|By Petermarc on Wednesday, November 15, 2000 - 02:34 am: Edit|
is that sarcasm? brutal...;-)
|By Marc on Wednesday, November 15, 2000 - 01:51 am: Edit|
you have always been ahead of your time.
|By Petermarc on Wednesday, November 15, 2000 - 12:16 am: Edit|
it brought up this subject one month ago and i gave it it's own thread, it is amusing that no one seemed interested in discussing it then...i like it, but it is not like drinking absinthe...
|By Marc on Tuesday, November 14, 2000 - 10:58 pm: Edit|
it tastes like Chartreuse. Not at all like absinthe. I actually like it. It tastes of gentian (bitter), angelica, fennel and anise. Call me a philistine, but I think I prefer it to Chartreuse.
I will have to try it again.
|By Tabreaux on Tuesday, November 14, 2000 - 08:32 pm: Edit|
Funny that this was mentioned, as I was looking at the box of that product this evening. What is amusing is his use of a taxonomical name for star anise that I have never seen, and his incorrect picture of another herb.
|By Don_walsh on Tuesday, November 14, 2000 - 08:21 pm: Edit|
So how does the stuff taste? Like Chartreuse or like absinthe?
|By Marc on Tuesday, November 14, 2000 - 07:46 pm: Edit|
I've bought a bottle of Elixir Vegetal. According to the little pamphlet that comes with it, the Elixir contains about 18 herbs. The pamphlet names all of the herbs, but I threw it away and forgot what they were.
|By Don_walsh on Tuesday, November 14, 2000 - 06:18 pm: Edit|
I dunno, I haven't been able to buy any as yet. But I'd guess so.
|By Black_rabbit on Tuesday, November 14, 2000 - 04:07 pm: Edit|
Don, Does teh Elixer Vegital taste so much of the Angelica? I am with Ted on this one...
|By Don_walsh on Tuesday, November 14, 2000 - 12:30 pm: Edit|
The original Chartreuse recipe (now replicated only by Elixir Vegetal in little bottles) contains, purportedly, 130 herbs.
Both 'regular' Chartreuse liqueurs (yellow and green) are much simplified from that, and are predominantly angelica based, but are still a lot more complex than absinthe. I am quite fond of Chartreuse, esp verte, while Ted doesn't like that much angelica and won't go near Chartreuse.
|By Tabreaux on Tuesday, November 14, 2000 - 12:14 pm: Edit|
Chartreuse apparently uses very small concentrations of many, many herbs.
|By Grimbergen on Tuesday, November 14, 2000 - 11:02 am: Edit|
My guess is that Chartreuse does have wormwood. Here is a little experiment to try. Buy a bottle of absinthe, a bottle of german woodruff syrup (they use it to mix with berlinerweiss) and a bottle of green Chartreuse. Mix the absinthe and woodruff together (have to experiment with proportions) and then compare that mixture to the Chartreuse. The two will be different, but you will probably also be surprised by the similarity.
(FYI: the absinthe I used for this comparison wasn't commercial. The predominant flavors in it are the wormwood, anis and mint. The three are well balanced.)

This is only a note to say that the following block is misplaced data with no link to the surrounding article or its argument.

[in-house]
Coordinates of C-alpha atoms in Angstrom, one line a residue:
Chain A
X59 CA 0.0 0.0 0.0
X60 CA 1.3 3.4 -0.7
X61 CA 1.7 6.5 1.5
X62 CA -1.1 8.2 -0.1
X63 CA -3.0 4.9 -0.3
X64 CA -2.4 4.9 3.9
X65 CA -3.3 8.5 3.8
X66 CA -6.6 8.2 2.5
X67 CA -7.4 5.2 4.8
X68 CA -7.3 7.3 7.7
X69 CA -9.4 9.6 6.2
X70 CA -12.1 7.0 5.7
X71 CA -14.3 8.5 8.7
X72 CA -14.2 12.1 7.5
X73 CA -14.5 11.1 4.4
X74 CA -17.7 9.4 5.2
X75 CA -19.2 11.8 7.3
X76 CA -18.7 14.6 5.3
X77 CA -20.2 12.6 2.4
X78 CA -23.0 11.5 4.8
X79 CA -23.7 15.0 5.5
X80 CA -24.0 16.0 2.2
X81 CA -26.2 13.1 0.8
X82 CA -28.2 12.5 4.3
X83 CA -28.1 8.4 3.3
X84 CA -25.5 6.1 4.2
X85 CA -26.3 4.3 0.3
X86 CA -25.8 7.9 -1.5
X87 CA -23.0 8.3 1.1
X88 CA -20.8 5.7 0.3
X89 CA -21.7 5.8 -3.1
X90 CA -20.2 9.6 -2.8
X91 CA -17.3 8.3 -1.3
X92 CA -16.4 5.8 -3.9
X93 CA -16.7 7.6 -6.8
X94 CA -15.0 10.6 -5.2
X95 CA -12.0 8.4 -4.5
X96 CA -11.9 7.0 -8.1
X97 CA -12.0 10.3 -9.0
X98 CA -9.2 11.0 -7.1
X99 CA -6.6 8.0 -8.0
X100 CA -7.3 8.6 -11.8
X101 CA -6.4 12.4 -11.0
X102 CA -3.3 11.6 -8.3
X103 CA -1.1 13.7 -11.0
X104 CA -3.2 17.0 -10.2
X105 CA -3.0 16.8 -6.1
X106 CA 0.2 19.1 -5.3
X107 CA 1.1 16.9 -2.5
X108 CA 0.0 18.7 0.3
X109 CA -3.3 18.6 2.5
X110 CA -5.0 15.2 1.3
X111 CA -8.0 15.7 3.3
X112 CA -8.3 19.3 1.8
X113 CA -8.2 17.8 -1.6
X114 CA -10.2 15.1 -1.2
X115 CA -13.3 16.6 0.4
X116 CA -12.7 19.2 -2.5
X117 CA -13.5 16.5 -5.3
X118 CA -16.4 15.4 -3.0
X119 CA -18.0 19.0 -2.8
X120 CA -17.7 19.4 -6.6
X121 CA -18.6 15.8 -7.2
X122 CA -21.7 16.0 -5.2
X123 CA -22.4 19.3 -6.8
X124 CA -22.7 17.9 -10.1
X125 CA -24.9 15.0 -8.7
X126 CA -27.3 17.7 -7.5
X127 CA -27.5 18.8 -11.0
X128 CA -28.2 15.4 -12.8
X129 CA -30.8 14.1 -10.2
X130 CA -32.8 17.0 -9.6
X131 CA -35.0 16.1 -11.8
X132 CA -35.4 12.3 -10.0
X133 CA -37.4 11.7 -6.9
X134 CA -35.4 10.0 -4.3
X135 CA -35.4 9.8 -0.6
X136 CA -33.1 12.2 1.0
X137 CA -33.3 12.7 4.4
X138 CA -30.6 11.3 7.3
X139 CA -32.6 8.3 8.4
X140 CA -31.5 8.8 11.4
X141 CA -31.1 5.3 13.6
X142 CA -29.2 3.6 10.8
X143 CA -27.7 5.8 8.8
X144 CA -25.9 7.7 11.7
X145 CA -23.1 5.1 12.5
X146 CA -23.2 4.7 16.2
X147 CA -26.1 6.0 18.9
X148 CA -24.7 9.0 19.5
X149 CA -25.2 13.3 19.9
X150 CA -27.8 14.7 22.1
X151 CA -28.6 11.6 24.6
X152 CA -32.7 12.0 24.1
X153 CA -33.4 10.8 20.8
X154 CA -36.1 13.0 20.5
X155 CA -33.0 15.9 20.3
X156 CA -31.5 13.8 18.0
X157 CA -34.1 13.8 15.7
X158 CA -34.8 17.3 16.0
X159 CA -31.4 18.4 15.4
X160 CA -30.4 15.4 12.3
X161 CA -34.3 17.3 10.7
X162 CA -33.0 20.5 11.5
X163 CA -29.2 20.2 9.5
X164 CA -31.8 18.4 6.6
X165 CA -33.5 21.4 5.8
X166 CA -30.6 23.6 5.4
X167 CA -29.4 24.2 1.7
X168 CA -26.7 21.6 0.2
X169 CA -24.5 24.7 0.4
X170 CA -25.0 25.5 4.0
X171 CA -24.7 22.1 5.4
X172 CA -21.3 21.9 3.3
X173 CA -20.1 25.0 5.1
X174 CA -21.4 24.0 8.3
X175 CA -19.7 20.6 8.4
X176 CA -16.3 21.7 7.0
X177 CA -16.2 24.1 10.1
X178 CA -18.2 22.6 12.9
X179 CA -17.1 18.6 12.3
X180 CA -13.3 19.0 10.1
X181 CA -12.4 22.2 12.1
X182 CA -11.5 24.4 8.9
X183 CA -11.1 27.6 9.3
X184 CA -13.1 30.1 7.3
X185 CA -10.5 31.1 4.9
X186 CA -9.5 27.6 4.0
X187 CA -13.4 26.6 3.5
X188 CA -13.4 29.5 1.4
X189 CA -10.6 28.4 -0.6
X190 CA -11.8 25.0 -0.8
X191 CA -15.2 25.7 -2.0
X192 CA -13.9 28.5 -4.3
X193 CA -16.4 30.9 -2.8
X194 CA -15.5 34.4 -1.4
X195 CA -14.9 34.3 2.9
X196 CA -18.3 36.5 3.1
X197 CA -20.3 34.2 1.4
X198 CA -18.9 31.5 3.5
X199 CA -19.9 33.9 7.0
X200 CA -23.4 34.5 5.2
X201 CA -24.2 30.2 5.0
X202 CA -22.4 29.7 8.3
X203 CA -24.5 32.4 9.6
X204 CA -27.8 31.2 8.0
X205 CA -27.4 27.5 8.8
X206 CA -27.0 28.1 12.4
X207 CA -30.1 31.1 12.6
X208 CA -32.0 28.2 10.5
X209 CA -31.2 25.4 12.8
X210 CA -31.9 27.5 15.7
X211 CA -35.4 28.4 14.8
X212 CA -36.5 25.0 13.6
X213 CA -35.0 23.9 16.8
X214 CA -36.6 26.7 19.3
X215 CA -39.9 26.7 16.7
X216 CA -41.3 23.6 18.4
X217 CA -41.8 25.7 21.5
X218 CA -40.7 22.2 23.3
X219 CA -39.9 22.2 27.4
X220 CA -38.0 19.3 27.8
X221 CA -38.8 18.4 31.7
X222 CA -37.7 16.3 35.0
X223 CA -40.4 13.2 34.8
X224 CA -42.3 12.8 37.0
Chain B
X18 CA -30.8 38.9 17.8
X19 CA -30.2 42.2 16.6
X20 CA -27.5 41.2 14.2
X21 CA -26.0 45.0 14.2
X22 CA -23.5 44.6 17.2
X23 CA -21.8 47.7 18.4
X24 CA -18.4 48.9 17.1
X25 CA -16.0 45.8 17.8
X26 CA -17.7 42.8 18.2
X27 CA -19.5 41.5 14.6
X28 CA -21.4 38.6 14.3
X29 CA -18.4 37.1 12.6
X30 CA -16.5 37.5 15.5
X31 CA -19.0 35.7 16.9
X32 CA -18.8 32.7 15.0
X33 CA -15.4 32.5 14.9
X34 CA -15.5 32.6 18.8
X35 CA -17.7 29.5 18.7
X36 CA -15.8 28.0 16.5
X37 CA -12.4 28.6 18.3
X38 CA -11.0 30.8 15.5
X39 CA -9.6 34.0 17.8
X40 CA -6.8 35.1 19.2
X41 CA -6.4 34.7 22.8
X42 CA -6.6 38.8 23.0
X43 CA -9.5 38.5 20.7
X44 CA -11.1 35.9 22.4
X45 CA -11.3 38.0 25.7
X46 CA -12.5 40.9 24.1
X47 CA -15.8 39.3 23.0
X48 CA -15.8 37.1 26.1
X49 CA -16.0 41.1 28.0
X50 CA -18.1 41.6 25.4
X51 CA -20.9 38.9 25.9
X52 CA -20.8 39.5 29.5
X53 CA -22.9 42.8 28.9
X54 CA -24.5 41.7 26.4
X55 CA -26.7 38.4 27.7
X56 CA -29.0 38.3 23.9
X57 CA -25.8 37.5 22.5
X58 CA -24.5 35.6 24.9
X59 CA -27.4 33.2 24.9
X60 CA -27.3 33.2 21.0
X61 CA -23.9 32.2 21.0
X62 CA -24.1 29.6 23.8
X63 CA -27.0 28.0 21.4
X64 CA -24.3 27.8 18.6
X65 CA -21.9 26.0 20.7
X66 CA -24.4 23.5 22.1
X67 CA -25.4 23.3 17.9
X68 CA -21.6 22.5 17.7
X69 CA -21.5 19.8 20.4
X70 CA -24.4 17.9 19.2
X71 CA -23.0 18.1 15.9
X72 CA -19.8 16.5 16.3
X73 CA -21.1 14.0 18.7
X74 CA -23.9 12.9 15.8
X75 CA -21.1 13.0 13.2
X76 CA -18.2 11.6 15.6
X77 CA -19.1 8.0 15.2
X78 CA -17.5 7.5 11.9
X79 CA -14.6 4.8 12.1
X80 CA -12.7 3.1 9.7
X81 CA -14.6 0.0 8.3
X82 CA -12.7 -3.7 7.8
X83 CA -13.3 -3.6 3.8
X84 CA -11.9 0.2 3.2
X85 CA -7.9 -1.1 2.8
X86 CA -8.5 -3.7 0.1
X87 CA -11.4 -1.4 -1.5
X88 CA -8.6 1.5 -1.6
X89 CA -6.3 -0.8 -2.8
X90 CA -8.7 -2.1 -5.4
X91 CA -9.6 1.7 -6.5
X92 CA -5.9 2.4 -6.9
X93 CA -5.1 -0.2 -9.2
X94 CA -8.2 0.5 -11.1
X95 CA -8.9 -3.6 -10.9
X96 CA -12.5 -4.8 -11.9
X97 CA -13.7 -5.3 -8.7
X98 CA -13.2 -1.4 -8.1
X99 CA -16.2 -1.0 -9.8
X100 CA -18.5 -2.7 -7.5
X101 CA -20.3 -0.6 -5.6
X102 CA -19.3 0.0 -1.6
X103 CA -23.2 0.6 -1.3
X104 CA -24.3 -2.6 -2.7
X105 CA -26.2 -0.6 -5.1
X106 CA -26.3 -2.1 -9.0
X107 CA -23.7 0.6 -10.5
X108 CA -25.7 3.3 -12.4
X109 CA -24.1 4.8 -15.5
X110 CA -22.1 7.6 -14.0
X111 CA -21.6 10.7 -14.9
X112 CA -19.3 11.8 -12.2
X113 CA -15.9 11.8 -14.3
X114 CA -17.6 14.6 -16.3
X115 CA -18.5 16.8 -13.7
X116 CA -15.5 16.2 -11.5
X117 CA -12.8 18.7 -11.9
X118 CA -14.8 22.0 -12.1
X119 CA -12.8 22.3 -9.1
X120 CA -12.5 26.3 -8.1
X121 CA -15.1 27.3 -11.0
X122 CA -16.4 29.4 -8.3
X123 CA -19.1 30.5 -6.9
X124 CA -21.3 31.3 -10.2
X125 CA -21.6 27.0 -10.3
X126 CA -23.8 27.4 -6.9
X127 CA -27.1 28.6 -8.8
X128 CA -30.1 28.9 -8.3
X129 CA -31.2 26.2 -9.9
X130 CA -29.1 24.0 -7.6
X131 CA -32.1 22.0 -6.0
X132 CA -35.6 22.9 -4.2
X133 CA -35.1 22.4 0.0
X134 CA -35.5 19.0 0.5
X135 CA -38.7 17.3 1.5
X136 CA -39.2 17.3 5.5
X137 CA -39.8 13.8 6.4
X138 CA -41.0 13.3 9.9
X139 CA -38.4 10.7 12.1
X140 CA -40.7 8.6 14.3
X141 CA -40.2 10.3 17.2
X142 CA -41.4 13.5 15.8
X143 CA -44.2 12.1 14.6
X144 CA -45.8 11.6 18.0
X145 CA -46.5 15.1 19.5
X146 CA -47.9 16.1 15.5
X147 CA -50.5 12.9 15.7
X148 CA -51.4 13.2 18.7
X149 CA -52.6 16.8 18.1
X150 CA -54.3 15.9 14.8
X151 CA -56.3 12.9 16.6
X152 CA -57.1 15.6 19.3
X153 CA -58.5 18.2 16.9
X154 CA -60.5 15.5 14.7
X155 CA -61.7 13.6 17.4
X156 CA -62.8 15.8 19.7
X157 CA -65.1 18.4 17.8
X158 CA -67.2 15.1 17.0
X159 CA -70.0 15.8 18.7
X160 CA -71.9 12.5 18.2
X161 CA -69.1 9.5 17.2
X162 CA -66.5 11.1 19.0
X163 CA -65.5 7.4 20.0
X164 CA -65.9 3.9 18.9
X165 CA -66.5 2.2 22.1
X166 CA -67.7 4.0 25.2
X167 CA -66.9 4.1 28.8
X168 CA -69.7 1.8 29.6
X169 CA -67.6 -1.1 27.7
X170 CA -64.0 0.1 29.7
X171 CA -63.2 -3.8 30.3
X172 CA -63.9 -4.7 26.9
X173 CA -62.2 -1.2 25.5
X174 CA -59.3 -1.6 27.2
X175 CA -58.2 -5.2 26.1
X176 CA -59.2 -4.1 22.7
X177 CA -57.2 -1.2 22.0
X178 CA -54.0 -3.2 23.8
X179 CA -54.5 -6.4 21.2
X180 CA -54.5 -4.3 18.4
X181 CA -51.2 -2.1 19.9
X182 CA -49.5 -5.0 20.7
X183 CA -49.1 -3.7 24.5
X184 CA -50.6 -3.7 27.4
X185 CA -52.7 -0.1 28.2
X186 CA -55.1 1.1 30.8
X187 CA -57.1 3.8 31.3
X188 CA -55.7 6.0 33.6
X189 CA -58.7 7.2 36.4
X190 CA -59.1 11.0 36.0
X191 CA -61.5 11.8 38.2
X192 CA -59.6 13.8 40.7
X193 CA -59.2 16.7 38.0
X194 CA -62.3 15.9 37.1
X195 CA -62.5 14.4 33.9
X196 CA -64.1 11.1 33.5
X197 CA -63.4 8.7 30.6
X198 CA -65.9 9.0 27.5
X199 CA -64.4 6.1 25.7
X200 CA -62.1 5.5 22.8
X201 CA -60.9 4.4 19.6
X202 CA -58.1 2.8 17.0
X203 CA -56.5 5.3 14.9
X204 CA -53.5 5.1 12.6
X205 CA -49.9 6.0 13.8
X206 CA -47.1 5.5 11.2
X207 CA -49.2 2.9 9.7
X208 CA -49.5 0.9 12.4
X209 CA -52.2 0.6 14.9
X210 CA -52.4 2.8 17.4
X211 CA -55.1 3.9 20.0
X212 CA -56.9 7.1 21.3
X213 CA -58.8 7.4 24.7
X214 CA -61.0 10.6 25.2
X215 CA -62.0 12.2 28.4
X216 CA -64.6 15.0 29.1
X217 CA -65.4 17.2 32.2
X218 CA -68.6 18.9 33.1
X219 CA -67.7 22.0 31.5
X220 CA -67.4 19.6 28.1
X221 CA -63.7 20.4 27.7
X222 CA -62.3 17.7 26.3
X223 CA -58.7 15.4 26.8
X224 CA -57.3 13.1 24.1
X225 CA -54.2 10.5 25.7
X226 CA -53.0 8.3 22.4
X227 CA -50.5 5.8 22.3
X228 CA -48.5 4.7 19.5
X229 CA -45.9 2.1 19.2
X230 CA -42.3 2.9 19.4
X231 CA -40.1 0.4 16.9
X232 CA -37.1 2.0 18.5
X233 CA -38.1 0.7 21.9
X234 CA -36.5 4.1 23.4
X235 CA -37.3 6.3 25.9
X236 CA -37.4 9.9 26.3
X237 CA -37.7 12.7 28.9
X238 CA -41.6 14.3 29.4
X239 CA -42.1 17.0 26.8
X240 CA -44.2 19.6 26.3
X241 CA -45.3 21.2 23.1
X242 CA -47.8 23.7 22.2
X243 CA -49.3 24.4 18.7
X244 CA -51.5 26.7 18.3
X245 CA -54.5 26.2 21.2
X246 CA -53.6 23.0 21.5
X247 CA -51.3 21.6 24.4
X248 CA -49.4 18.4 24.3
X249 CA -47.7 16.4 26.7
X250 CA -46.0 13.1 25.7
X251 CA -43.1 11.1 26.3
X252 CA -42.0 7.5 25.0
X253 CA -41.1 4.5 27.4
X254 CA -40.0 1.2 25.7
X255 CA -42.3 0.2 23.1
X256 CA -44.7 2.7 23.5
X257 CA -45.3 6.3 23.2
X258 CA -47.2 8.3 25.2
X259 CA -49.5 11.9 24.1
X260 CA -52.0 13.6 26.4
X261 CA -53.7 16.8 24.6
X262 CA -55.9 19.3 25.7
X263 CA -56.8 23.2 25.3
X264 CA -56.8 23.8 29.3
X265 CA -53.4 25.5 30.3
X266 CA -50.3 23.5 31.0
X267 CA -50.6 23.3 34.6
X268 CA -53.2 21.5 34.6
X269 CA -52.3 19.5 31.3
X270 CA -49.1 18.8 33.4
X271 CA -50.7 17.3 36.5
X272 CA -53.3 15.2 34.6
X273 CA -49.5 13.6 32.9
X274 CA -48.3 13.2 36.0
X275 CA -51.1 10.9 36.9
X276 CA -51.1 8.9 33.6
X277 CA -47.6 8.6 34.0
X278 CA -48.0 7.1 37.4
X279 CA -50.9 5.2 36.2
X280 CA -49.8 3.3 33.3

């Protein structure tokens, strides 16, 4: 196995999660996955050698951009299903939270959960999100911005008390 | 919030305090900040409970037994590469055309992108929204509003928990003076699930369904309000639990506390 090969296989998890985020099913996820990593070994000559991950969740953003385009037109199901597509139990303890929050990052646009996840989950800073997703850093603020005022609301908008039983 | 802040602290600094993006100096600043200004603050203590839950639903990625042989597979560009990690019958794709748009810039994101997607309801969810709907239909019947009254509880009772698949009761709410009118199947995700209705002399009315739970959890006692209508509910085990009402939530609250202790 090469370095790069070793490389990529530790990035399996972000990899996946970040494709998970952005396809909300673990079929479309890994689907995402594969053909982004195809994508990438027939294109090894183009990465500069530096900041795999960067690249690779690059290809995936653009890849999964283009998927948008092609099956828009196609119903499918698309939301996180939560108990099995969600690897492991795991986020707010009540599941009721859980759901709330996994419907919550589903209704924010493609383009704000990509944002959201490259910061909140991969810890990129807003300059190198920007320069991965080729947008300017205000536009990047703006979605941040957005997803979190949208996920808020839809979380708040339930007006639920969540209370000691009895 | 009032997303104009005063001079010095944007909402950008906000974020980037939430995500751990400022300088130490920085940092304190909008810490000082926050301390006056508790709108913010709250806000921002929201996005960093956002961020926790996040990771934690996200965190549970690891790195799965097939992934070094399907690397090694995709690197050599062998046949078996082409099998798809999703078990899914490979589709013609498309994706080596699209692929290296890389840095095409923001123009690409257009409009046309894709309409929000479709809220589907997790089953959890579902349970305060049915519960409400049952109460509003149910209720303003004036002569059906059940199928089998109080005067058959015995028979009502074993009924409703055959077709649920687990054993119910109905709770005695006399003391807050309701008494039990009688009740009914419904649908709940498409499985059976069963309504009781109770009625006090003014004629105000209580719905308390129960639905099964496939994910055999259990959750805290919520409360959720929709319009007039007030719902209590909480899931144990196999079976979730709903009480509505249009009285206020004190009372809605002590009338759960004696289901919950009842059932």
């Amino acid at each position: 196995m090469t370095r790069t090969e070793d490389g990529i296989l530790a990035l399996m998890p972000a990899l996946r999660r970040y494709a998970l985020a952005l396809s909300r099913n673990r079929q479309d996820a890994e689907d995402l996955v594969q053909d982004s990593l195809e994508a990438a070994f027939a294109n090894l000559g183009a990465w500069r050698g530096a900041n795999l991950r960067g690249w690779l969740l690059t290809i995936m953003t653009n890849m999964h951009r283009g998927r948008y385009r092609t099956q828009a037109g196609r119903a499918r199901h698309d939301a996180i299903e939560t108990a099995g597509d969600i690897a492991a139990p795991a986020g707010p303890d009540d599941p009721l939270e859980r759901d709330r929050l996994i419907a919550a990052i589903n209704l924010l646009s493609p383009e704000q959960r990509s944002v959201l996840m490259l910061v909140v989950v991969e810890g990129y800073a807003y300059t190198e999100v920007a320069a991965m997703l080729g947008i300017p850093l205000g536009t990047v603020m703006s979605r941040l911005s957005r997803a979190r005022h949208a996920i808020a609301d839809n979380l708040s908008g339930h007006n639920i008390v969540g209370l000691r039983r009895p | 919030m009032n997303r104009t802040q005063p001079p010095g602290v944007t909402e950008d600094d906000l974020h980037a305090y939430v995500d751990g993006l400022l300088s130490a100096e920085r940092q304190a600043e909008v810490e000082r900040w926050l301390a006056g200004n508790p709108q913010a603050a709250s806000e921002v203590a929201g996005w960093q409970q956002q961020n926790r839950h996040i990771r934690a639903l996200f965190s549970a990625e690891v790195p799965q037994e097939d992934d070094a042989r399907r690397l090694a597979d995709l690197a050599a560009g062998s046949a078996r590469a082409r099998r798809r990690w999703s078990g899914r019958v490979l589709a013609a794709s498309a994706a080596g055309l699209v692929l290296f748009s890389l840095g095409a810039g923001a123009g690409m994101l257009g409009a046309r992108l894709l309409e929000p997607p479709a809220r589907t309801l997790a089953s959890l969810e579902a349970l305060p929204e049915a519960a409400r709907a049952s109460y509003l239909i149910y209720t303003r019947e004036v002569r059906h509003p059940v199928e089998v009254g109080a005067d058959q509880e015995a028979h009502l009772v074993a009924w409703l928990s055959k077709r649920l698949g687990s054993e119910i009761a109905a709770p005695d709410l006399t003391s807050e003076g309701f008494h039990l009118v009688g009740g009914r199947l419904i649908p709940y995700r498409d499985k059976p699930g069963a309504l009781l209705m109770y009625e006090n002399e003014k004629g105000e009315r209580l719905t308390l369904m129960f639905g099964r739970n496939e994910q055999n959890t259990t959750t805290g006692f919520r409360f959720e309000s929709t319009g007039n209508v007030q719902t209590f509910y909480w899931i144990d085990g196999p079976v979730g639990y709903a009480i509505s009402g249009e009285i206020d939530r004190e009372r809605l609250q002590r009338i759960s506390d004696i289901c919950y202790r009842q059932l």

|By Midas on Tuesday, November 14, 2000 - 07:47 am: Edit|
Thanks, Don. I suspected as much. And Petermarc, thanks also. I'm especially interested in Vermouth. I thought it would be comparatively easy to find out if A.absinthium is used in it's production, but guess what...
The reason I ask is because the Australian food code is up for revision soon (very soon), and if all goes well, myself and a partner (hi Jonathan) may be joining the ranks of BEI, BE, GB etc. I don't want to say too much, for fear of jinxing myself, but the new regulation on wormwood in spirits would be roughly equal to the UK, and I want to find out about Vermouth, Benedictine, Chartreuse etc., so we have some legal ammunition if we need it regarding the use of A.absinthium in currently available spirits.
Oh well, more hunting to do.
|By Don_walsh on Tuesday, November 14, 2000 - 07:01 am: Edit|
All I know is that 'anecdotal' recipes found on the Web for Chartreuse do contain A.Absinthium. Whether or not Chartreuse as produced today by the Carthusians does or not, they ain' telling. However, the French government went to the trouble to exempt the Carthusians from the ban on all herbal liqueurs, and then from the more specific ban on A.absinthium-containing liqueurs, so that ought to be a clue. An educated guess (shared by myself and Absintheur) is that common Chartreuse has the least absinthium, FEP has more and 'elixir vegetal' has the most. But as I said -- it's just an educated guess.
About Benedictine I have much less information.
|By Petermarc on Tuesday, November 14, 2000 - 06:37 am: Edit|
it would be very difficult to know exactly what are the ingredients for benedictine and chartreuse, since these products have "secret" recipes which are not released (well, god knows,since they are made by his/her representatives but see if he/she will be any help)...vermouth has many recipes, i imagine, as there are many producers...good luck...
|By Midas on Tuesday, November 14, 2000 - 05:54 am: Edit|
It's been stated that all of the above include wormwood to some degree in their ingredients. Does anyone know if it is actually A.Absinthium, or Roman wormwood, or some other variety?
This is not just out of curiosity. I need to know for a reason.
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